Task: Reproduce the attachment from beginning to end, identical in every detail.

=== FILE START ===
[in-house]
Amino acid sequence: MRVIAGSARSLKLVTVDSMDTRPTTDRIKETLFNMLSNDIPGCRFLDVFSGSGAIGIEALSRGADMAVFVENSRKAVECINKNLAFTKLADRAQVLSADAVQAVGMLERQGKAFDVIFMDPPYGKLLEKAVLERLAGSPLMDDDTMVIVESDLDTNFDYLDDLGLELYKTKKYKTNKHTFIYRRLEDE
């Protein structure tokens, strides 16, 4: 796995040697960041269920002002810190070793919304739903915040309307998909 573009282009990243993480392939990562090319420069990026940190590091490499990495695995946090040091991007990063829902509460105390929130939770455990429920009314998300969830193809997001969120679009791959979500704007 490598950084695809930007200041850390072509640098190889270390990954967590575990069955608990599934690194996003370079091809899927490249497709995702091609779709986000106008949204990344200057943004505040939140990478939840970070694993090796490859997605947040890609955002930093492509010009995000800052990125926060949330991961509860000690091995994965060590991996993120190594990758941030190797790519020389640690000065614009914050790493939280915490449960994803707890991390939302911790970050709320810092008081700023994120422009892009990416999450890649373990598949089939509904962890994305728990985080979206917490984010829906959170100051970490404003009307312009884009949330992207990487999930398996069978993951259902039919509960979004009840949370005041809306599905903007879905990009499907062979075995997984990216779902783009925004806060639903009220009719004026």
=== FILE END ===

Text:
[in-house]
Amino acid sequence: MRVIAGSARSLKLVTVDSMDTRPTTDRIKETLFNMLSNDIPGCRFLDVFSGSGAIGIEALSRGADMAVFVENSRKAVECINKNLAFTKLADRAQVLSADAVQAVGMLERQGKAFDVIFMDPPYGKLLEKAVLERLAGSPLMDDDTMVIVESDLDTNFDYLDDLGLELYKTKKYKTNKHTFIYRRLEDE
């Protein structure tokens, strides 16, 4: 796995040697960041269920002002810190070793919304739903915040309307998909 573009282009990243993480392939990562090319420069990026940190590091490499990495695995946090040091991007990063829902509460105390929130939770455990429920009314998300969830193809997001969120679009791959979500704007 490598950084695809930007200041850390072509640098190889270390990954967590575990069955608990599934690194996003370079091809899927490249497709995702091609779709986000106008949204990344200057943004505040939140990478939840970070694993090796490859997605947040890609955002930093492509010009995000800052990125926060949330991961509860000690091995994965060590991996993120190594990758941030190797790519020389640690000065614009914050790493939280915490449960994803707890991390939302911790970050709320810092008081700023994120422009892009990416999450890649373990598949089939509904962890994305728990985080979206917490984010829906959170100051970490404003009307312009884009949330992207990487999930398996069978993951259902039919509960979004009840949370005041809306599905903007879905990009499907062979075995997984990216779902783009925004806060639903009220009719004026």